• Americans earned a Greendex score of 44.7, ranking 17th out of 17 on the Greendex.
  • Americans were among the least likely to agree with the statement, “I feel guilty about the impact I have on the environment.” Just 21 percent of Americans strongly agree or agree; only Australians, Germans and Japanese report lower levels of guilt. Generally, consumers who feel guilty about their impact also tend to report that they are making an effort to reduce it.
  • Of all consumers worldwide, Americans are among the most confident that their individual actions can help the environment. They lead the world in disagreeing with the statement that “the impact that our society has on the environment is so severe that there is very little individuals can do about it.” (Americans are tied with Japanese and Canadian consumers at 47 percent).

Across the 17 countries surveyed, consumers who feel guiltier and less confident that their actions can make a difference tend to have more sustainable consumption patterns.

  • Indian consumers rank first (58.9), Chinese rank second (57.8) and Brazilians rank third (55.5) overall on the Greendex.
  • Indian consumers rank first in agreeing that “I feel guilty about the impact I have on the environment.” (45 percent strongly agree or agree.) Chinese consumers tied with Mexico for second place (42 percent strongly agree or agree), and Brazilians rank fourth (40 percent strongly agree or agree).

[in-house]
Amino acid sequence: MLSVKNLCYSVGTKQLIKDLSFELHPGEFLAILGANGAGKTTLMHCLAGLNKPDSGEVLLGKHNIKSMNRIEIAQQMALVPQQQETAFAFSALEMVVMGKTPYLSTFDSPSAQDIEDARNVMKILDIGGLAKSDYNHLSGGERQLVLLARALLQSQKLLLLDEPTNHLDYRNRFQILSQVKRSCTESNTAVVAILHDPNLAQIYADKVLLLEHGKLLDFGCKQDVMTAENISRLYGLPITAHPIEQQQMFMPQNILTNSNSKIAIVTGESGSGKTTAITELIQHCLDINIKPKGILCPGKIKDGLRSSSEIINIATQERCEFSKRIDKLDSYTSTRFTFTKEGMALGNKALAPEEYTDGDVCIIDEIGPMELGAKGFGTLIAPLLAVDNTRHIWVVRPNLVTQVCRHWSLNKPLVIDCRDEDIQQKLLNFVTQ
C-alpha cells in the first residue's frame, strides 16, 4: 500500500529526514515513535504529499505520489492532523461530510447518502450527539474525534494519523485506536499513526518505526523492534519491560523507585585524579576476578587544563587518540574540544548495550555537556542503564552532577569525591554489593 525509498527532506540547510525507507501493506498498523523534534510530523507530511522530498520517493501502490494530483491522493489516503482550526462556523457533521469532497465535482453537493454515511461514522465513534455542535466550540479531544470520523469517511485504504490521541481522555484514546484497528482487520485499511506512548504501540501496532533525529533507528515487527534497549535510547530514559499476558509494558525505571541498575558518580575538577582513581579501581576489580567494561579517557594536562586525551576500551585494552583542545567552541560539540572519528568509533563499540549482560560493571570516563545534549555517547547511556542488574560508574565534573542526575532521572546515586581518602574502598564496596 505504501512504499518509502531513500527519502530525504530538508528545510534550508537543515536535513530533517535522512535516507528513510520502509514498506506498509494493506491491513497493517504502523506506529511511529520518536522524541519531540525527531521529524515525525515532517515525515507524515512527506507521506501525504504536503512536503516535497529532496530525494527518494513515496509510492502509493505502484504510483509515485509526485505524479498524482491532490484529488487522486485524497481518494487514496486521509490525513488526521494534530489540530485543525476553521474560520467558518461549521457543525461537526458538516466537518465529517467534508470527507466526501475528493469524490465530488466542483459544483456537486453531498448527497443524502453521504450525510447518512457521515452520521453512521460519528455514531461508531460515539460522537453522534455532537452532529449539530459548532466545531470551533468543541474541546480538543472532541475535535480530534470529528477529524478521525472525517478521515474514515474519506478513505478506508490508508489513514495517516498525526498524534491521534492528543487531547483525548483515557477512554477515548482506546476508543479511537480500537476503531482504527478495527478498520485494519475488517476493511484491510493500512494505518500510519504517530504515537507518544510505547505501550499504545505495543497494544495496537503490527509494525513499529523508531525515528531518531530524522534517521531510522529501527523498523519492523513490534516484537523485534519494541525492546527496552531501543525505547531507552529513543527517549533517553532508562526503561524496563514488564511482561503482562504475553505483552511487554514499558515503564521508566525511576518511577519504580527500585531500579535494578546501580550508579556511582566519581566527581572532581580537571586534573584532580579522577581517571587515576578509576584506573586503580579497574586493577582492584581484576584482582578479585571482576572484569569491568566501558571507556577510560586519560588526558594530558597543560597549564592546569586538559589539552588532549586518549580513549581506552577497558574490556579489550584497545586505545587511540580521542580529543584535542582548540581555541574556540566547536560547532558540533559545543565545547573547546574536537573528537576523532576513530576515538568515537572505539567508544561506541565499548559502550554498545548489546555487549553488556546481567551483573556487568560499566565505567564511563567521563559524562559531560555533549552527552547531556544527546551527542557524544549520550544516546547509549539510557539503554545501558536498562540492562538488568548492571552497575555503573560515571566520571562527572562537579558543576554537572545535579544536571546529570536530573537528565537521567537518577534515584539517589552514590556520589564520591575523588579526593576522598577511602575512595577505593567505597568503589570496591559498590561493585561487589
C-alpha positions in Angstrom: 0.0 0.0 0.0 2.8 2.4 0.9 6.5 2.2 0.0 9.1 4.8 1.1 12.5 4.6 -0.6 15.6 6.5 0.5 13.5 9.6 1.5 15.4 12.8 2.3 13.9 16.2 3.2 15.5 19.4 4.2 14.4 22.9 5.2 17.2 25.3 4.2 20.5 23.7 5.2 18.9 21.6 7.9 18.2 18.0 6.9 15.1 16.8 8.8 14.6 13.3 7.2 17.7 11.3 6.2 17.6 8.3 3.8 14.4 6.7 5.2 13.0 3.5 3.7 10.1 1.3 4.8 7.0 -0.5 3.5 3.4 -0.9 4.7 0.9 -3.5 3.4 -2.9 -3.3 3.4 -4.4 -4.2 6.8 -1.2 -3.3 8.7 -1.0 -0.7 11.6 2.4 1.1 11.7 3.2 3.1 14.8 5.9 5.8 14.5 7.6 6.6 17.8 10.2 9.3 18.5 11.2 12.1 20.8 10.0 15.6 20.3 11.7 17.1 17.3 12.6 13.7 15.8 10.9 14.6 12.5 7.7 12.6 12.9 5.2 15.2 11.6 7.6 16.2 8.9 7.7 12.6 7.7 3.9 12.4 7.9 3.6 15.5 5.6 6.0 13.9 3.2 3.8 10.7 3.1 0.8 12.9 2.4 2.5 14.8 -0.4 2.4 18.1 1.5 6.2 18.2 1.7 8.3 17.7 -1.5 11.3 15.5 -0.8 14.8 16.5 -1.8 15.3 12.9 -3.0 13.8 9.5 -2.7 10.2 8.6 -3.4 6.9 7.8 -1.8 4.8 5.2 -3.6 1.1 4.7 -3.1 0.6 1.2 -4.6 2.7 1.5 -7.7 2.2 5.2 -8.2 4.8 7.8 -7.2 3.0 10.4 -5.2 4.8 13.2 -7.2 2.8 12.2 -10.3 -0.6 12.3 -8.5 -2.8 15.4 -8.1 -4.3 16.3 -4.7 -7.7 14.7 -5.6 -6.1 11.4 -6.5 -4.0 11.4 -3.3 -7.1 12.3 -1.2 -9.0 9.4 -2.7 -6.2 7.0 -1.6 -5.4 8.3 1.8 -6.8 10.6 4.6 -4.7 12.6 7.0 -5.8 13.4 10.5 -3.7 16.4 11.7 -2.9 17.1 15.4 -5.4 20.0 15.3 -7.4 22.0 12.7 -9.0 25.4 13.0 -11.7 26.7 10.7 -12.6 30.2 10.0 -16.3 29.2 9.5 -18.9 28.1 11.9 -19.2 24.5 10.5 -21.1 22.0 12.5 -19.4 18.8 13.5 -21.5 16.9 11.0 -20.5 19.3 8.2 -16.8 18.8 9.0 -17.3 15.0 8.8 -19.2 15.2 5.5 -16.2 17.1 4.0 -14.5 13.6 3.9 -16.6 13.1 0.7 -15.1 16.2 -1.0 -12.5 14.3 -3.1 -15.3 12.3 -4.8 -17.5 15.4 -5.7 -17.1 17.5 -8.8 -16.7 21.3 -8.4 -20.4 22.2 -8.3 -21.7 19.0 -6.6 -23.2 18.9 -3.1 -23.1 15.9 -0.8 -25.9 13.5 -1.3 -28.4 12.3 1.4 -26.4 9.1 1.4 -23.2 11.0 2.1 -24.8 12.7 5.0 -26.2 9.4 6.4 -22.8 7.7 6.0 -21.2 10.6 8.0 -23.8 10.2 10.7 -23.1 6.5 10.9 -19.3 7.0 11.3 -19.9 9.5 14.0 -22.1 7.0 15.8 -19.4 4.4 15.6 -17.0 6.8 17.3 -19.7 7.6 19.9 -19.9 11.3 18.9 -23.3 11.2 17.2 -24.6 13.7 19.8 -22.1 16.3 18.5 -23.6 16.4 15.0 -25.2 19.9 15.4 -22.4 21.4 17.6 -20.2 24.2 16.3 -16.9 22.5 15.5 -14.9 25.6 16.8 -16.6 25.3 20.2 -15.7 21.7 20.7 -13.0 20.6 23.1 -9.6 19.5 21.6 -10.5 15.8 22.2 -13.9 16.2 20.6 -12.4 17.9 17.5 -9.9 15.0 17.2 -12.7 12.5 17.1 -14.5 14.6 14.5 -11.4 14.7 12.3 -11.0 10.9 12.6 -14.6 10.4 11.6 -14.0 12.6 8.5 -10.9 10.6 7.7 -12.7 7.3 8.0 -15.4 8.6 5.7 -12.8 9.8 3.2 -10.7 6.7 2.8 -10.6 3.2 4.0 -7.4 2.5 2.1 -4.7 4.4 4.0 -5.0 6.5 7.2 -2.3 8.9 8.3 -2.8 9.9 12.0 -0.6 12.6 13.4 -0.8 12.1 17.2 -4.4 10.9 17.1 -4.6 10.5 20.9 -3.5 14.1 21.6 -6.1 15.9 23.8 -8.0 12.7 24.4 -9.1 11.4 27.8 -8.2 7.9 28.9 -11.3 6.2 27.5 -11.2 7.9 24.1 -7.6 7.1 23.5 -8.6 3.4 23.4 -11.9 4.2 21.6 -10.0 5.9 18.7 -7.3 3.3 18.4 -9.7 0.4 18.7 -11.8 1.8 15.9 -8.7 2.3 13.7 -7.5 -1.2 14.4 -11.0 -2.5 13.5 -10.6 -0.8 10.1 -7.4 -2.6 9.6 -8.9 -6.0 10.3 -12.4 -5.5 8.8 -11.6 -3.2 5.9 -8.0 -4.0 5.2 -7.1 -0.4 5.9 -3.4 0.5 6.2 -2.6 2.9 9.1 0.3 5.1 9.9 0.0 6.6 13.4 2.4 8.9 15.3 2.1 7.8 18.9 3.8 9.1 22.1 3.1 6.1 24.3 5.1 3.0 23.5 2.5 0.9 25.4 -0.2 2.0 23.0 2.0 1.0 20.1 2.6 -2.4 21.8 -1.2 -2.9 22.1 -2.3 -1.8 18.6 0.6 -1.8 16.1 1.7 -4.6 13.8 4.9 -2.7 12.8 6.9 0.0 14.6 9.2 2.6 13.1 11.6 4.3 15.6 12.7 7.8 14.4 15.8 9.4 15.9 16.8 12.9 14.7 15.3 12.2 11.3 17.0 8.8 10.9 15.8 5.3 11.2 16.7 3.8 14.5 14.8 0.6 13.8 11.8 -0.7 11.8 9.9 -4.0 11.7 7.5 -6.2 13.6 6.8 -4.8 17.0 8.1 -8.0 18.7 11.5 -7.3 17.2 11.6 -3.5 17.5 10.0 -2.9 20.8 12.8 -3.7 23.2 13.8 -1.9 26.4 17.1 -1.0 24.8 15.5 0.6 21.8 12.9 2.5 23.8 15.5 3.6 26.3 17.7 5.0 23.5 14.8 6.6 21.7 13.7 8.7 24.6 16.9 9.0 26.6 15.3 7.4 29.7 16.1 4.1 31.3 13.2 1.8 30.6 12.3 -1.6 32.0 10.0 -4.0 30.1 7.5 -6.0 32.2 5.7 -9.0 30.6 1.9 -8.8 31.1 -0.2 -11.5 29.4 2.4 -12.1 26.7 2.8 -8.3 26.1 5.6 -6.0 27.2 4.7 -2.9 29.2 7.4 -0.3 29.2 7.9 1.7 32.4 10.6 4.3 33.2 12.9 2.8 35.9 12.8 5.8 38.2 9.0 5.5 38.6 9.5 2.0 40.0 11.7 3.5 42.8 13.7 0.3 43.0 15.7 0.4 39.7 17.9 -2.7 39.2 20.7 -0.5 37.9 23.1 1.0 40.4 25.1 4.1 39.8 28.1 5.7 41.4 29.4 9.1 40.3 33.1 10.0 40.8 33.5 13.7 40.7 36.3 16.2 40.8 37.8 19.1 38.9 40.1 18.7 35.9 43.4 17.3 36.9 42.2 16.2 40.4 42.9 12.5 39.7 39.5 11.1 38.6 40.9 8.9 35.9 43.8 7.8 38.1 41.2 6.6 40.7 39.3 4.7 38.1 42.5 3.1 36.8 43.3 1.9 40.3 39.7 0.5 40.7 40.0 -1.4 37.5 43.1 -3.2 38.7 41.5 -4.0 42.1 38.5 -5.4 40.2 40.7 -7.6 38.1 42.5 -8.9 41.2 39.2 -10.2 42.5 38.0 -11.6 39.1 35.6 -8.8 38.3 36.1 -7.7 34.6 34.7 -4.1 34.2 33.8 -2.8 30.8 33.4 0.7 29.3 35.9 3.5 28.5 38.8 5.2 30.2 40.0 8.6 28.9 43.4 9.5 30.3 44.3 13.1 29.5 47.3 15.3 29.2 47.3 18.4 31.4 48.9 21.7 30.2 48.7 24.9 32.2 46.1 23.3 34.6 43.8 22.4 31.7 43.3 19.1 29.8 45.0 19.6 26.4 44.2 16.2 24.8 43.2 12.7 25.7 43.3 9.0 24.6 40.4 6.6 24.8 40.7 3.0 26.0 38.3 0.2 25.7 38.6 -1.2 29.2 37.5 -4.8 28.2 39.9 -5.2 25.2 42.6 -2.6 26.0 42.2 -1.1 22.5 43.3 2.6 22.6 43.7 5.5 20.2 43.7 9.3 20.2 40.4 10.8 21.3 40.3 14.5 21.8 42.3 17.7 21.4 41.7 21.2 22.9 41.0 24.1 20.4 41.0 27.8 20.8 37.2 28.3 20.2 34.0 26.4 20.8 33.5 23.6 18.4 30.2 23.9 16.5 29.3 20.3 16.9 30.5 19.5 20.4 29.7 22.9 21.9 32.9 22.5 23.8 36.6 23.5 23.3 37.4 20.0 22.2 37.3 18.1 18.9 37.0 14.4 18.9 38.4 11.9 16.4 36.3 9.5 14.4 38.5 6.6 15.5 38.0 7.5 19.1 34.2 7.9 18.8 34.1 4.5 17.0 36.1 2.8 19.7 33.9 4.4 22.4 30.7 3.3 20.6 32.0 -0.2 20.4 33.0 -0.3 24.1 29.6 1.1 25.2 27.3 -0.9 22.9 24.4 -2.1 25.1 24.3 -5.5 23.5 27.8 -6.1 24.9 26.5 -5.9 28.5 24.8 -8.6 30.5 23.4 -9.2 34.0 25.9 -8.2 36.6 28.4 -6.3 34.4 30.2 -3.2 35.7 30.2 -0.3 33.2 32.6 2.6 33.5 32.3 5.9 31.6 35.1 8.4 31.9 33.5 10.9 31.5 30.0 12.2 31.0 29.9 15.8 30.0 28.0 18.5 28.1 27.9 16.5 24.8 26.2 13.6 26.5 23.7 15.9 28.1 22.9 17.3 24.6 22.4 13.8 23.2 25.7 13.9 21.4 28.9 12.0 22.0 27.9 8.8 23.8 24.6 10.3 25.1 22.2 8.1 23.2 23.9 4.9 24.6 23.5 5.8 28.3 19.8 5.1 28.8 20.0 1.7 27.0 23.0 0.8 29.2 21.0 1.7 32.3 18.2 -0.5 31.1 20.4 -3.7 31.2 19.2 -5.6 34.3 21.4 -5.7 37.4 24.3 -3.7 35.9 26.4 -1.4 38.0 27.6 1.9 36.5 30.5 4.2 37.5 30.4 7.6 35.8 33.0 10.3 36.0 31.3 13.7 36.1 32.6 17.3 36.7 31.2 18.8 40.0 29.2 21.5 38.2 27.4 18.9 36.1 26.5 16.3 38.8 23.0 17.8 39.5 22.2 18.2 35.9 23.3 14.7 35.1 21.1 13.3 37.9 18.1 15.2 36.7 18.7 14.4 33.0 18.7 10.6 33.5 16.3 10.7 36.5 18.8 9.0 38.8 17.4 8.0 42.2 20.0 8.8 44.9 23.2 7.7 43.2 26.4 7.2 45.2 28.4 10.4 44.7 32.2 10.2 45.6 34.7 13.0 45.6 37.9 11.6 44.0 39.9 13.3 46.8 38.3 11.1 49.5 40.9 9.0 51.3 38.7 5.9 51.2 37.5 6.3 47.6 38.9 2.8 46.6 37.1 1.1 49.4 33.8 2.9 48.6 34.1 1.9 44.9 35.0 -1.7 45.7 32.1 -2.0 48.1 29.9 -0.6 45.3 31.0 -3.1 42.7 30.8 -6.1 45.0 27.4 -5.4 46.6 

• Chinese consumers rank second in agreeing that “the impact that our society has on the environment is so severe that there is very little individuals can do about it.” (53 percent strongly agree or agree.) Indians rank fourth (42 percent strongly agree or agree).

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For More Information, Please Contact

Robin Miller, Manager, Marketing and Communications, GlobeScan, +1 519 378 3698,

About the National Geographic Society

The National Geographic Society is one of the world’s largest nonprofit scientific and educational organizations. Founded in 1888 to “increase and diffuse geographic knowledge,” the Society’s mission is to inspire people to care about the planet. It reaches more than 400 million people worldwide each month through its official journal, National Geographic, and other magazines; National Geographic Channel; television documentaries; music; radio; films; books; DVDs; maps; exhibitions; live events; school publishing programs; interactive media; and merchandise. National Geographic has funded more than 10,000 scientific research, conservation and exploration projects and supports an education program promoting geographic literacy. For more information, visit

About GlobeScan

For 25 years, GlobeScan has helped clients measure and build value-generating relationships with their stakeholders. Uniquely placed at the nexus of reputation, brand and sustainability, we partner with clients to build trust, drive engagement and inspire innovation within, around and beyond their organizations. For more information, visit

Related Links:

National Geographic / GlobeScan Greendex Case Study
2010 Greendex: Press Release / Highlights Report
2009 Greendex: Press Release / Highlights Report
2008 Greendex: Press Release / Highlights Report